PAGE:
An area cartogram is a map that tries to convey information by resizing areas to show data, e.g population, domestic product or number of languages. There are several world population versions (and other data sets) by Sasi Group and Mark Newman available at Worldmapper.org. Those start off with something similar to a Gall-Peters Projection and then distort the individual countries or regions according to the data to be shown. Sometimes they can be quite comical by enlarging Alaska to imply that several tens of million people live there. The Humans Who Read Grammars blog recently asked me how to improve on Illustrating current questions in research on linguistic diversity. I thought of a cartogram I put together a while ago, which I was inspired to by Paul Breding’s and Chase Mohrmann’s cartograms.
Frank Jacobs at Strange Maps compares the 2004 version to 2014 version.
I am not that big of a fan of Gall-Peters or Mercator Projections and when I looked at Breding’s and Mohrman’s cartograms I had the impression that they tied themselves to these projections. Small little squares, representing 1 million or 0.5 million people form 8-bit rendered countries distorted depending on how densely populated they are and how far north or south. Breding attempted to keep the position of the countries and borders to each others. Take a look at China, India and Russia. China is so big it gets expanded into a rectangle reaching to the same longitude as western Turkey. India is recognisable but demands all neighbouring countries adapt to it. And Russia, snakes around China like a long C. Mohrman tried to fix some of this by keeping the shape of China and India. China is then place next to Russia but sits squarely on top of India. Indochina then is a peninsula that protrudes east. There had to be a better way to draw this.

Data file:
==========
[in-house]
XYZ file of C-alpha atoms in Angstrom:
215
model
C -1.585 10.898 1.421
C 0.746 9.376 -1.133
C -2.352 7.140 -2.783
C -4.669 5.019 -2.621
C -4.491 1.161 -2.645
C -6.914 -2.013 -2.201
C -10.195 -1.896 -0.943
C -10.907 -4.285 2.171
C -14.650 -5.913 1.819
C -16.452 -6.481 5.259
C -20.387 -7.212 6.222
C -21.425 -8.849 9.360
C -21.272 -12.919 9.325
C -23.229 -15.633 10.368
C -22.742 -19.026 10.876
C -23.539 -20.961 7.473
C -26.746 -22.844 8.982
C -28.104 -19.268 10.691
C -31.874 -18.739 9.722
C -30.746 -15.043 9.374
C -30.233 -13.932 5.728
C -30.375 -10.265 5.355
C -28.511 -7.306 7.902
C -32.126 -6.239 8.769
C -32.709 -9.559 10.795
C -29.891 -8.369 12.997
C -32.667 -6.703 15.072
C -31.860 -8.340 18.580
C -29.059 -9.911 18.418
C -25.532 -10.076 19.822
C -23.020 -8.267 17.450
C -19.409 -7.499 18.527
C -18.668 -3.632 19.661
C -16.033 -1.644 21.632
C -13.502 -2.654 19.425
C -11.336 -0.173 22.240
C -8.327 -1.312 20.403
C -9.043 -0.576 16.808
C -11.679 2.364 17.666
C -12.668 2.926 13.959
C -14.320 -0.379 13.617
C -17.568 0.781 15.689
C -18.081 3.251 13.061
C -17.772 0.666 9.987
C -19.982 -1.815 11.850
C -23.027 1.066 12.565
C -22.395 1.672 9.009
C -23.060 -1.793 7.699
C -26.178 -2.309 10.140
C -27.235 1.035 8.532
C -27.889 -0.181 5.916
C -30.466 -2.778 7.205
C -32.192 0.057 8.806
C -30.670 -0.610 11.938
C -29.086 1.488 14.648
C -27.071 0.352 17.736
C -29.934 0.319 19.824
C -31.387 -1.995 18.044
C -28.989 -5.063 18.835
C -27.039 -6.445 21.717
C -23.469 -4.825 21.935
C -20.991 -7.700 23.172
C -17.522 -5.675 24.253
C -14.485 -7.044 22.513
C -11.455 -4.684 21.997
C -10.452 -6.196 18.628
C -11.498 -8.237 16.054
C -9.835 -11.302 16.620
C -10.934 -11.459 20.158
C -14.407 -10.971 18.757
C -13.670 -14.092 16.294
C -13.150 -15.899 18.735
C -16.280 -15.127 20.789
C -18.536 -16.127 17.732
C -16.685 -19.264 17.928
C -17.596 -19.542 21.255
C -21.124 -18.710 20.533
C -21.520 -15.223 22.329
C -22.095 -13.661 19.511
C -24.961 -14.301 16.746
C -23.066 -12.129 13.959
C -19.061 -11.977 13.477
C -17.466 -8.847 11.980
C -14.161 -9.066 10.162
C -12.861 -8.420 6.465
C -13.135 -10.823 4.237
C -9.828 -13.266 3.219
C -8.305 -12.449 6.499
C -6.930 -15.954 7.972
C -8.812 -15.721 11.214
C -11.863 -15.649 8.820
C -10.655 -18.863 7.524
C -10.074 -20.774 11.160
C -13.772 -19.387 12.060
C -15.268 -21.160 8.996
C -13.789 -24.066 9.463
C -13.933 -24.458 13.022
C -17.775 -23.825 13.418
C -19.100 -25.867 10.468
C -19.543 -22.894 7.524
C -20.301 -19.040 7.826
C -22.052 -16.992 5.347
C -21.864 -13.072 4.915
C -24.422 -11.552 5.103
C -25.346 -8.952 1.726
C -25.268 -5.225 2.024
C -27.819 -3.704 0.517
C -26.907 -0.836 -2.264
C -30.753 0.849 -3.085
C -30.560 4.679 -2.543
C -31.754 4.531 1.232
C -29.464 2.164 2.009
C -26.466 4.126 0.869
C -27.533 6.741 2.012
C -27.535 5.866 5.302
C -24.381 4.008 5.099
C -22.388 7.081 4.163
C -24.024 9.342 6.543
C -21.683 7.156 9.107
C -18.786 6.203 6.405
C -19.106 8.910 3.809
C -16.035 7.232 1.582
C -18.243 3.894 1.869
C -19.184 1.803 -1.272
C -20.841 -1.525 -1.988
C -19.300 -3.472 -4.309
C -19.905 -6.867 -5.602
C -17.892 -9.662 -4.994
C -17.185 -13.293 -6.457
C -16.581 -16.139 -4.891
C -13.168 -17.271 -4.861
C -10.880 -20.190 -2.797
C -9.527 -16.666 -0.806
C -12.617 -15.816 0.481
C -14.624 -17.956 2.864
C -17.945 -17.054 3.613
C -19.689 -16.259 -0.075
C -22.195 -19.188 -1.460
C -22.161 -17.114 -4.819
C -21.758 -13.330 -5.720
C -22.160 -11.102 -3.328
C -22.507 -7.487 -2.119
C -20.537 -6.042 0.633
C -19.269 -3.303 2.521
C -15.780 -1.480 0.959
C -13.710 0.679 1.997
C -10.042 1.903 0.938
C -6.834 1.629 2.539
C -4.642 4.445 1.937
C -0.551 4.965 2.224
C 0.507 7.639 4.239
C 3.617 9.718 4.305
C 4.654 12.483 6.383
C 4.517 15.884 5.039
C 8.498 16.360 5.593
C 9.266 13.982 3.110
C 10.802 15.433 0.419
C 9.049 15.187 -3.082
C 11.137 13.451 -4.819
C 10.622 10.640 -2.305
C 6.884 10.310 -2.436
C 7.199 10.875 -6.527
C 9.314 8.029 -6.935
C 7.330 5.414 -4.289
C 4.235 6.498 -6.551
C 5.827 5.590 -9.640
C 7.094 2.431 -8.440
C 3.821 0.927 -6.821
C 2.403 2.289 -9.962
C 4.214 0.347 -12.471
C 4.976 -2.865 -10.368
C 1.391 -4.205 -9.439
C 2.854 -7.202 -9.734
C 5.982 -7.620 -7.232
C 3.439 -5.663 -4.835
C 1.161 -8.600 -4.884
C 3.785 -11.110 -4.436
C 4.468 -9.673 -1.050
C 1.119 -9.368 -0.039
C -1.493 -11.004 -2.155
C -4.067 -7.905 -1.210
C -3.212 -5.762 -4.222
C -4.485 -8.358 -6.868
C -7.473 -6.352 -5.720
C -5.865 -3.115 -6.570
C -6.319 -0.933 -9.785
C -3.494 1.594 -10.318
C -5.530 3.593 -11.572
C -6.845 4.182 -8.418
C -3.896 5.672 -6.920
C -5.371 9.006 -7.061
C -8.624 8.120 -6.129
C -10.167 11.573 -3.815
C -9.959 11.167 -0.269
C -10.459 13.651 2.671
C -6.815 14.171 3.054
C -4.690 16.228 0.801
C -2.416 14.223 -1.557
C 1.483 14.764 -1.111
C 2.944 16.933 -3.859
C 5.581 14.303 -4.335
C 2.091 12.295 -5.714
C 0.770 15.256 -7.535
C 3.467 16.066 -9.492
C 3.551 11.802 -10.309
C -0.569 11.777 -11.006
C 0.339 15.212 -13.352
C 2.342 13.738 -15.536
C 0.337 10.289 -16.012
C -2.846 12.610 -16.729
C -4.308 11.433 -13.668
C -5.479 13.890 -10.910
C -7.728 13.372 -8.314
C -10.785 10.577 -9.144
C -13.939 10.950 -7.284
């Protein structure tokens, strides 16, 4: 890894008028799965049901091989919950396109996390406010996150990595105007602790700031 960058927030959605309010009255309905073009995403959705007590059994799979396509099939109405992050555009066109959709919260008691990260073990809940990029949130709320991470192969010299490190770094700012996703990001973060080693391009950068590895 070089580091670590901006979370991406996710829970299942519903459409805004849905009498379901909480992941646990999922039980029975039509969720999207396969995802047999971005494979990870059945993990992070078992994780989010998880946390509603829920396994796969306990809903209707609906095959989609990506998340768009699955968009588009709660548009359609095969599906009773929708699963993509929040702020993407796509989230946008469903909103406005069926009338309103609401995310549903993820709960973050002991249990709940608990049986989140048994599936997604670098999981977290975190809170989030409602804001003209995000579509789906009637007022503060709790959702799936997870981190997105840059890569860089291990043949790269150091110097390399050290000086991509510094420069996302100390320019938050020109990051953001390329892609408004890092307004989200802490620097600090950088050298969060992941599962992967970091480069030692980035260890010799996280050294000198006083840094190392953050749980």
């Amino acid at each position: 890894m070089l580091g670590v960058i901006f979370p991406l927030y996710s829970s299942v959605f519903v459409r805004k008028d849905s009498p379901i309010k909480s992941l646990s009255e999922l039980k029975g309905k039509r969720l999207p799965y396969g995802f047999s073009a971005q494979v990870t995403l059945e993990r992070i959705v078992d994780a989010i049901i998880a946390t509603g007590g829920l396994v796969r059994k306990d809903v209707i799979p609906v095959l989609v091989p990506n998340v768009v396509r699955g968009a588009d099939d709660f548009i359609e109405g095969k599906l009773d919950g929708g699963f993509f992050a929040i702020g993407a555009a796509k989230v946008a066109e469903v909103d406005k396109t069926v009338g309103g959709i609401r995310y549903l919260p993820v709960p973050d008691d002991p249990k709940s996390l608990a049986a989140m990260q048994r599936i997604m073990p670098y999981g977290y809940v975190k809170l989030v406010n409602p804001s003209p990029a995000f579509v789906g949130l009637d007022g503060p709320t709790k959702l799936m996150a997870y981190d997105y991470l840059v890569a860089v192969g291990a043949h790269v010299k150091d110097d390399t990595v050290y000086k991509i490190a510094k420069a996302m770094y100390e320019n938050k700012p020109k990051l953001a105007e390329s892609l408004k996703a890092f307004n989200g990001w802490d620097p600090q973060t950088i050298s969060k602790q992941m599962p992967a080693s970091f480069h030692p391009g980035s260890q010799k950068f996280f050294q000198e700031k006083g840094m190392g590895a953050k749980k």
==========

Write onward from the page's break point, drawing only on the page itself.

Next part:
We are not stuck with Mercator, there are other options, and one of these is a interrupted octant projection like the recently published Cahill-Keyes M-shape or Waterman‘s Butterfly. Plus in 2015, hexagons, seemed, to be, all the, rave. Why not combine these two and create a cartogram that improves the form and placement of countries. If squares were made for Mercator Projection cartograms then hexagons were made for octant projections.
The main angles of a hexagon grid line up with the angles of the “wings”.
This my concept for a world population cartogram.
I think it improves shape and placement of countries. India and China work out better than the Breding or Mohrman cartograms. In retrospect, China should have been placed further north so that Russia could have followed a more northern path with fewer hexagons necessary to reach towards Manchuria and Indochina would not have been pushed so far south. Manchuria, Tibet, Wales and Scotland are labelled, many metropolitan areas and islands as well. The Butterfly map which has been split and placed left and right (and bottom) is by Jason Davies. Davies has shared many different maps at jasondavies.com. The colours of individual countries in the smaller map match up those of the cartogram. I felt labelling everything would clutter the graphic and for exact numbers a table is better (or maybe and interactive infographic with pop up labels). I think it looks cluttered anyway, maybe I need to revise it. Bottom left I added a pie chart inspired by this but redid it with a better continent projections. Bottom right is graph showing population increase since 1800.
Now to program it to show data-sets.
- There is also a 2011 cartogram of the world population by Roger Schulz